The Daily Mirror

Larry Harnisch reflects on Los Angeles history

Category: Zombie Reading List

From the Stacks – 'Facts You Should Know About California'

  Facts You Should Know About California  

Since March, when I examined Louis Adamic’s “The Truth About Los Angeles,” I have been hunting the other pamphlets he wrote for E. Haldeman-Julius. A box of a dozen musty tracts arrived Friday, courtesy of EBay, and I immediately dug into No. 752, “Facts You Should Know About California,” written about 1927-28. 

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From the Stacks: 'Bookmen and Their Brothels'

  Bookmen and Their Brothers  

“Bookmen and Their Brothels: Recollections of Los Angeles in the 1930s” by Ward Ritchie recently showed up on EBay for too much money, so I borrowed a copy through interlibrary loan and spent a happy hour or so reading what was presumably the transcript of a speech to the Zamorano Club.

“Bookmen” is a splendid little item of 42 pages printed by Grant Dahlstrom in 1970 and evokes what must seem an improbable time when people cared about custom printing and binding – rather than a Kindle with generic fonts.  

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Bullet of Mystery – Part 5

July 11, 1901, Lionel Comport lionel_comport_nd_crop

In case you just tuned in, I’m posting a small case study of research I did with Caroline Comport on her grandfather Lionel Comport for her master’s thesis. Researching Los Angeles is a treasure hunt, and every time I dig into the resources I find something new.

Bullet of Mystery – Part 1
Bullet of Mystery – Part 2
Bullet of Mystery – Part 3
Bullet of Mystery – Part 4
In Part 1, I summarized the case of Lionel Comport, a milkman who was shot in the back while making his rounds in 1901. In Part 2, we looked at some of the resources for online newspapers, and in Part 3, we examined sites that have property records on the corner where the shooting occurred. In Part 4, we delved into the Sanborn maps of the neighborhood. In my final post in the series, I’ll talk about one of the happy discoveries of research. There are, of course, many more places to look. This is a merely a sample.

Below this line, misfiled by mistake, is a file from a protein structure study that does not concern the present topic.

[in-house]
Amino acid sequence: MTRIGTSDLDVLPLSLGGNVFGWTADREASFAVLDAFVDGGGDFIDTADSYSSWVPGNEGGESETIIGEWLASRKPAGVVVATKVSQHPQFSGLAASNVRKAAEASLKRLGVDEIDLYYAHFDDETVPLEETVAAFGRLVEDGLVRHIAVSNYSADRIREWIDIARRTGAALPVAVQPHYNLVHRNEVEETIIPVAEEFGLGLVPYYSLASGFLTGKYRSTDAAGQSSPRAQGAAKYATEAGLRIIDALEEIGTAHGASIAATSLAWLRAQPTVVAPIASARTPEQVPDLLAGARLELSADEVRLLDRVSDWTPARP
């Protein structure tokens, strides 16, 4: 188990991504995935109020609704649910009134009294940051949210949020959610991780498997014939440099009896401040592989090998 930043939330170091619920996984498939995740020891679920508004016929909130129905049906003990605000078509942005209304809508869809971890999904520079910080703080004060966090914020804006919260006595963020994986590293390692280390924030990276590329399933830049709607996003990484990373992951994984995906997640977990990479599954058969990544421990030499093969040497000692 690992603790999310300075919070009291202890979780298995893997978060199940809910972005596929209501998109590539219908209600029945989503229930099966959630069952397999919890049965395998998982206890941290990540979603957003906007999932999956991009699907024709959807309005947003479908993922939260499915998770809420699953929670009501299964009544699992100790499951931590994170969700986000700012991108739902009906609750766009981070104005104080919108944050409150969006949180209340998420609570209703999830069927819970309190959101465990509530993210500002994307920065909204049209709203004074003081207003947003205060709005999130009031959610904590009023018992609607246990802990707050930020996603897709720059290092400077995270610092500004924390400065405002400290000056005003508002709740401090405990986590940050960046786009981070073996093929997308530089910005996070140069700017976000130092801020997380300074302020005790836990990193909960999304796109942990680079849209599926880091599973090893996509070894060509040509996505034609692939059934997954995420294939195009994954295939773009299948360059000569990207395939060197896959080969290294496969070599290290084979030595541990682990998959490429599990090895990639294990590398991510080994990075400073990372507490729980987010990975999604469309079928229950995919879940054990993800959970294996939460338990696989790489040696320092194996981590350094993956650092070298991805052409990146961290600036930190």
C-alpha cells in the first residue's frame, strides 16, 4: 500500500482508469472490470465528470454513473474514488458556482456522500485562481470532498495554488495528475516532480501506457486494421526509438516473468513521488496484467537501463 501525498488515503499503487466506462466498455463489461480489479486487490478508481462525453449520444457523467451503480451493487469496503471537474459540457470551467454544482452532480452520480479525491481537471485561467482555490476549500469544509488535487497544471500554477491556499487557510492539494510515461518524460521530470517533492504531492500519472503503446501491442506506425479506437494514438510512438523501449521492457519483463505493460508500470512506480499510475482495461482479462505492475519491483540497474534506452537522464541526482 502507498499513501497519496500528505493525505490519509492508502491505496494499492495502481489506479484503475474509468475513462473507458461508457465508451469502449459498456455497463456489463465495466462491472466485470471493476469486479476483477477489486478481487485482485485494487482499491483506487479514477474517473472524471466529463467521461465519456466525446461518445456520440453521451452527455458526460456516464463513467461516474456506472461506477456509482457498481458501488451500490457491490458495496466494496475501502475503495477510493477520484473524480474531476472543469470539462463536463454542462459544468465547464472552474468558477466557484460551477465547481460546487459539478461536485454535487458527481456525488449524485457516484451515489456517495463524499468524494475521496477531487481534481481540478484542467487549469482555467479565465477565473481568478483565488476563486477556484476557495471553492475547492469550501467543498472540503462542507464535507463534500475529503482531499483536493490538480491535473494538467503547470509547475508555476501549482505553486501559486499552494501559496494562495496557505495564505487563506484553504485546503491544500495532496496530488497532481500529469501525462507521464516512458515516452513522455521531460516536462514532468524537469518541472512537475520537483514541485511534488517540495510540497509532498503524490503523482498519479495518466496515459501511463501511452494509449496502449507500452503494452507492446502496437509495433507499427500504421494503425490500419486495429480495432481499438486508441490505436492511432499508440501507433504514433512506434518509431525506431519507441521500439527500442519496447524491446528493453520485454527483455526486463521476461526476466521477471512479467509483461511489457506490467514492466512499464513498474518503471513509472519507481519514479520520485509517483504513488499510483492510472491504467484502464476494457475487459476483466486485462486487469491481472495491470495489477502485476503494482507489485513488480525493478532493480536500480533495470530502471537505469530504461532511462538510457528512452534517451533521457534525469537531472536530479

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From the Stacks: 'The Los Angeles Book'

  The Los Angeles Book, Title  

It has been years since I looked through “The Los Angeles Book” and even longer since I read it. Then several weeks ago, I bought a copy so I could point out a particular photo of Chavez Ravine to a Chapman University student who was interviewing me for a documentary on the Dodgers.

That pretty much sums up the 1950 collaboration of Lee Shippey and Max Yavno (d. 1985):  You remember the pictures and forget the words.  In fact, Yavno once said he never read any of Shippey’s text. 

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From the Stacks -- 'The Long Season'

  The Long Season  

I haven’t read a baseball book since my mother gave away my trading cards of the Philadelphia Athletics and the Boston Braves. No, I’m not quite that old. I got them from a neighbor lady who was surreptitiously cleaning out her son’s room and I imagine they are still circulating on EBay. 

On Jim Murray’s recommendation, I got a copy of Jim Brosnan’s 1960 baseball diary “The Long Season” from the library, and discovered that “Season” is as unlike the heroic sports biographies of my youth (“as told to Bob Considine”)  as a glossy travel book is to a group of airline pilots critiquing the world’s worst airports.   

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From the Stacks – 'Portraits of Crime' (1977)

  Portraits of Crime  

Two years after writing about  LAPD Det. Ector Garcia, I finally located a copy of his book, “Portraits of Crime,” which arrived in the mail from the U.K. while I was on vacation. No one will ever mistake this book for great literature. The editing is weak (as in “Leo” LaBianca) but the rough, raw writing gives “Portraits” a freshness and immediacy that might be missing in a more polished work.

Written by LAPD artist Garcia (d. 1987) and Charles E. Pike, “Portraits” consists of composite sketches and brief summaries of  29 cases from the 1950s to the 1970s. Aside from the Tate-LaBianca and Son of Sam murders, most of the subjects are obscure killings, kidnappings and rapes that could easily be the raw material for several seasons of TV crime shows. 

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From the Stacks – 'Dancing Bear' (1968)

  Dancing Bear